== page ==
The internet is overflowing with posts claiming they hold the secret to smashing your sales targets. So, what makes this one different? In a word: science. We’ve delved into the latest research to bring you scientifically-backed advice that’s sure to help you win over new clients and customers.
We’ve gone beyond sales-based social research to bring you truly cutting edge advice. From a colonoscopy study that will help you understand the intricacies of giving corporate gifts to a simple play on words that will boost customer loyalty, read on to discover the strange ways in which science can help you hit your sales targets:
What on Earth do colonoscopies and gift giving have in common? Glad you asked. When researching ways to make the unpleasantness of having a tube inserted into your nether regions less awkward and uncomfortable, scientists discovered something fascinating. No matter how painful it had been, just a minute of something pleasant after the colonoscopy was over had the power to completely change the patient’s recollection of the event.
What does this mean for you? While we’re sure your sales meetings aren’t as much of an ordeal as a colonoscopy, this actually makes the trick even more powerful in your hands. Ending your sales pitch on a positive note will reframe the entire experience for you and your client in positive tones. While the colonoscopy doctors offered cookies, this is a fantastic opportunity for you to leave your prospective client with a branded corporate gift that will continue to evoke the positive memories you’ve worked so hard to create.
Speaking of positive memory creation, you should be sure to start every client interaction on a high note too. In a study examining how the behavior of waiters affected their tips, it was found that opening with a positive comment could boost earnings by 27%.
Never allow your first remarks to a customer to be negative. While your client may sympathize with you if you complain about traffic congestion or bad weather, you’ll be losing ground in the long run.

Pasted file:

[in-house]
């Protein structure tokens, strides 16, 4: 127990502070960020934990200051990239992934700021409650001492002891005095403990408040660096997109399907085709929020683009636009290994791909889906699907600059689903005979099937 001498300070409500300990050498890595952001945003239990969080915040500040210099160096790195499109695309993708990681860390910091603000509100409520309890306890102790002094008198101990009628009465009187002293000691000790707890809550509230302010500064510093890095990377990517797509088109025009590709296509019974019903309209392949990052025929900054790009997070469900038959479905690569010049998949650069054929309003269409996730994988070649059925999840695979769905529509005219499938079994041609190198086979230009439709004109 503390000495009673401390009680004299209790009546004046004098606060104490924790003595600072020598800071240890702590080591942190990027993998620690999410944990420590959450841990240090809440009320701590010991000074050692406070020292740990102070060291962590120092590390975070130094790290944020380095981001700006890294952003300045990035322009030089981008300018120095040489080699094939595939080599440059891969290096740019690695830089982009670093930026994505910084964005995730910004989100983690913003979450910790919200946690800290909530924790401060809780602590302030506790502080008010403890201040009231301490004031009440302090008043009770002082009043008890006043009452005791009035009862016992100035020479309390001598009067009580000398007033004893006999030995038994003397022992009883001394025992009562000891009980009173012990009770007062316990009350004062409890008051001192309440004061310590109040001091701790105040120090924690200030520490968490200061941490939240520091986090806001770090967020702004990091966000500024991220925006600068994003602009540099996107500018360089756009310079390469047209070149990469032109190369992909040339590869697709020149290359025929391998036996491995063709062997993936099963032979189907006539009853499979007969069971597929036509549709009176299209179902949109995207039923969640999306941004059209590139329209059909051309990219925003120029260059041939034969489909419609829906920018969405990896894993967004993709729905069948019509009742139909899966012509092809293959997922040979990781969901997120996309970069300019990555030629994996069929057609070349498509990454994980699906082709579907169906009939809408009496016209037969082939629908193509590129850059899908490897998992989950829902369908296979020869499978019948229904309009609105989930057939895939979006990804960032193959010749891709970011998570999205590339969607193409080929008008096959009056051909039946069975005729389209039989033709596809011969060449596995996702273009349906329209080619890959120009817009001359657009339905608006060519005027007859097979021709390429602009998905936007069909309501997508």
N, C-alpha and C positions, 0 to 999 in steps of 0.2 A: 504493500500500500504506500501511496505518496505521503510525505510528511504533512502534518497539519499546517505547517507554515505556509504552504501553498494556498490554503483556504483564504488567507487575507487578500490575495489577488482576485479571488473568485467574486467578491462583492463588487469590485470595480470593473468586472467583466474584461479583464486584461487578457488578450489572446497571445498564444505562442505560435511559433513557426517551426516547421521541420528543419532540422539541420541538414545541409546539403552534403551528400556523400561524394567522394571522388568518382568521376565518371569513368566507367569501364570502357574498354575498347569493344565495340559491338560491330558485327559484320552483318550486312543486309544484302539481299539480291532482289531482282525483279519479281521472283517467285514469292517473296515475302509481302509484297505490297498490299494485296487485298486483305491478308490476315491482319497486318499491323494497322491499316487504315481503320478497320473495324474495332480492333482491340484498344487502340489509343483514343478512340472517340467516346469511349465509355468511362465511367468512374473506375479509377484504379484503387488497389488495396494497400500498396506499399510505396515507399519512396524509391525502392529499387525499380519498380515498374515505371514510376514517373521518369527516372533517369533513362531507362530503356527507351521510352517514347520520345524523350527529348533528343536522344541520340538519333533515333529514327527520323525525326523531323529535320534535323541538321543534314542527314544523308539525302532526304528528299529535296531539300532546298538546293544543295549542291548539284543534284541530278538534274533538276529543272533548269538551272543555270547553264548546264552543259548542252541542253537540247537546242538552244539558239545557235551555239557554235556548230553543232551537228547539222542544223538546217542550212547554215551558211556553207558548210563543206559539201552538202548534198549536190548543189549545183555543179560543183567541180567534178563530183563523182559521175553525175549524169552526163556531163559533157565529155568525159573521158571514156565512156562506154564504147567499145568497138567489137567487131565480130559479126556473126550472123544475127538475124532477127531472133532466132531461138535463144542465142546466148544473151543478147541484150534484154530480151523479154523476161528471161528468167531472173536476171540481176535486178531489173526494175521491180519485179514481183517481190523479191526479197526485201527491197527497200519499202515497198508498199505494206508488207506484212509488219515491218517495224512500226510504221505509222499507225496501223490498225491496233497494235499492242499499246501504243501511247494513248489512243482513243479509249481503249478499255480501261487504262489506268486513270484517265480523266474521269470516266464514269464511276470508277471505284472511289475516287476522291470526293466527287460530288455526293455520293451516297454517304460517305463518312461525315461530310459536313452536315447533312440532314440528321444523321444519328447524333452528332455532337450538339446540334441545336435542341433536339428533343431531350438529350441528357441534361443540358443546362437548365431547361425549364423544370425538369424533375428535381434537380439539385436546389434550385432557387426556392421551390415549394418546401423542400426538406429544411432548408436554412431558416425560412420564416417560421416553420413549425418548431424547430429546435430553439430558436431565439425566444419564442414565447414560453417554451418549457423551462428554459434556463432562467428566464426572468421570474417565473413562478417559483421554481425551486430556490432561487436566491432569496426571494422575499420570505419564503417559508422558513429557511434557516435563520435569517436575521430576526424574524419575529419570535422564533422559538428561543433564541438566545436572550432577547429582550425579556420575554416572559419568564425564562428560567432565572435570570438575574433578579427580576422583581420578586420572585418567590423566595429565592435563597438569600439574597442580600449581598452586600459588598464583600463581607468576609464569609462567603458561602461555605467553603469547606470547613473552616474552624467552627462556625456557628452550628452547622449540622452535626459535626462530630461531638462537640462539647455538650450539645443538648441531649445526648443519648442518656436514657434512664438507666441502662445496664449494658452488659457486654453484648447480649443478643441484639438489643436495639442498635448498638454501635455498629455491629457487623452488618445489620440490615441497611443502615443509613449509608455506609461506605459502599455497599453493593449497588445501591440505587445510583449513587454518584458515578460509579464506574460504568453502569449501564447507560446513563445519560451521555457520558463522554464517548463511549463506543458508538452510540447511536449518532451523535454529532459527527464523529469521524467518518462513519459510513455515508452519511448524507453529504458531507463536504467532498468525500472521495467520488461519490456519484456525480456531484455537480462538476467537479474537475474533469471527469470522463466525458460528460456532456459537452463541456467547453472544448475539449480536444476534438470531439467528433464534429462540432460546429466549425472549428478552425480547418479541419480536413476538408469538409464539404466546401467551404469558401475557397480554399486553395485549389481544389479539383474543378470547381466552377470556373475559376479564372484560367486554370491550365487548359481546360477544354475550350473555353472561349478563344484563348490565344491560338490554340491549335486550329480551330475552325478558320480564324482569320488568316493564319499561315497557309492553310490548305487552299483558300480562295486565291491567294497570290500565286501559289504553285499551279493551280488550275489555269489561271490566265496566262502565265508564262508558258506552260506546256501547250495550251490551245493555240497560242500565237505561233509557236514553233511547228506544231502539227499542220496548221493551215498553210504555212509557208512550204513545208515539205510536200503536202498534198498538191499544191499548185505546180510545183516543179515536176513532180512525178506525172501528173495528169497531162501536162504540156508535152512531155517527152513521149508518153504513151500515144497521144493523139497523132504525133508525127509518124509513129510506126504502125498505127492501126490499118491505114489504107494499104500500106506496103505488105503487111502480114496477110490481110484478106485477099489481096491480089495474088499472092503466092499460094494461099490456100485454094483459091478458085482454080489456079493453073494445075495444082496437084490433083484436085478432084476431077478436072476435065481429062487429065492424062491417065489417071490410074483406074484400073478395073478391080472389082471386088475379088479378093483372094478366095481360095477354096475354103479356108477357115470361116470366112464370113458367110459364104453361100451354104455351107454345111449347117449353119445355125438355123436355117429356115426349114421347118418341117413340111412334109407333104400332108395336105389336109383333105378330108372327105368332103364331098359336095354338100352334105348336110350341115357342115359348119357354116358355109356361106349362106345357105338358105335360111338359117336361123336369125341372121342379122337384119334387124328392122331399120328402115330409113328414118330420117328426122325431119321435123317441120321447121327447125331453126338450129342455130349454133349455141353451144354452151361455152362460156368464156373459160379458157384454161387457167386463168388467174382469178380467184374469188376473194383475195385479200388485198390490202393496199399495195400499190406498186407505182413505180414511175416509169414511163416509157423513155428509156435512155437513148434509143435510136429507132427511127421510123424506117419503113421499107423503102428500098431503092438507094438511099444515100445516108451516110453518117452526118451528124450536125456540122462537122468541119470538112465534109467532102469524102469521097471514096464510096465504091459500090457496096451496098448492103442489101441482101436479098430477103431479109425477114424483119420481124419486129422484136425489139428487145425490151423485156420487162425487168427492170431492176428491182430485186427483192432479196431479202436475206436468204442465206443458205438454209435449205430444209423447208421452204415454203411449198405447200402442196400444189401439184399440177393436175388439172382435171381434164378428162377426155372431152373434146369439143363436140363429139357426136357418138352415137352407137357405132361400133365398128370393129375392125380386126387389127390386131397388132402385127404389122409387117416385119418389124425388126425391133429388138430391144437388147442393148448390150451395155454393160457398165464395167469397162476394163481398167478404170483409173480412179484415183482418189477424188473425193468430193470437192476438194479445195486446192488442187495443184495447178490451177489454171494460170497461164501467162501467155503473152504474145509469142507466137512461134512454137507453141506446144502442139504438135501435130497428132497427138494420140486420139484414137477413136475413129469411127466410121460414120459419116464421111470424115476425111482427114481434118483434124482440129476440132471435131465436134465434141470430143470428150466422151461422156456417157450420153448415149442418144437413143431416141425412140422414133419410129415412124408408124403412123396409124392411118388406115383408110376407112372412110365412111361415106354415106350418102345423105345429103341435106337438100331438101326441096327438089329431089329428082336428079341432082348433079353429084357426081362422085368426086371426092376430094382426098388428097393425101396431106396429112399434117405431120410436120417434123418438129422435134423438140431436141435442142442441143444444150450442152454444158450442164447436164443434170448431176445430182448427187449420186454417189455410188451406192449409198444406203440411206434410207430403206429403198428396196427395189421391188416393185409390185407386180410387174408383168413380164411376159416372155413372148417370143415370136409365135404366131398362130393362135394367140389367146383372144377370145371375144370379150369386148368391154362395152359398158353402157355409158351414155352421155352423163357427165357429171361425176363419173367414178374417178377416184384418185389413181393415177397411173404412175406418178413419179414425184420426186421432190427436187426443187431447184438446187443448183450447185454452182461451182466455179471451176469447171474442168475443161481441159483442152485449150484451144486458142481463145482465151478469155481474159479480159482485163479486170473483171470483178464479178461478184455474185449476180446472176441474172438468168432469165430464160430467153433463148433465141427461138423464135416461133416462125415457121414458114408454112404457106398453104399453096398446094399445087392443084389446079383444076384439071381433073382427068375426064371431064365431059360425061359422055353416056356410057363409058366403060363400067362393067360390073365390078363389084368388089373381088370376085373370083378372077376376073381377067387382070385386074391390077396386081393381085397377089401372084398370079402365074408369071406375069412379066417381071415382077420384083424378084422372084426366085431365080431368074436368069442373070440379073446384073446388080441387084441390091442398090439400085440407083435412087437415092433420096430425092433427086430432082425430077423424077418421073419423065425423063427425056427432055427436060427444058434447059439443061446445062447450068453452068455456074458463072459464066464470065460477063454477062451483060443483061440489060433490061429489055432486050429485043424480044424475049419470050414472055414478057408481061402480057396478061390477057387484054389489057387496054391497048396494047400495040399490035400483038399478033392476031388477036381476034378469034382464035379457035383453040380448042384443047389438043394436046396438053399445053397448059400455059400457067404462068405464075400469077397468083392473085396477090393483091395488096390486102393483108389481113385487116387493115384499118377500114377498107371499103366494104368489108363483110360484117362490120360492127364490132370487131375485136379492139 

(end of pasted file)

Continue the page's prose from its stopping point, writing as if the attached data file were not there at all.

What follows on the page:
This tip is so subtle, yet powerful, that we need to preamble it with a request for you to please use it ethically. A study into the behavior of fundraising donors found that, when told they were among the best contributors, donors often went on to increase the amounts they pledged to the cause.
Give your customers a positive label and human nature will have them subconsciously wanting to live up to it. Of course, this should never be used to manipulate. Simply saying, “you’re always so fantastic to do business with,” or “we really appreciate your loyalty, you’re one of our most valued customers” will have them drawn towards living up to those labels.
While it may be tempting to bring your client’s attention to ways in which your competitors miss the mark, research has revealed that you’re at risk of having any negative comments you make stick to you rather than your target. This outcome is so common scientists have given it a name: Spontaneous Trait Transference.
While your customer logically knows who you’re talking about, any negativity you express will be subconsciously tied to you. If a customer asks you about a competitor, it’s best to reply with an enigmatic “no comment” and an offer to focus on the positives you have to offer.
When it comes to creating customer satisfaction and smashing sales targets, you really can’t beat the scientific approach.
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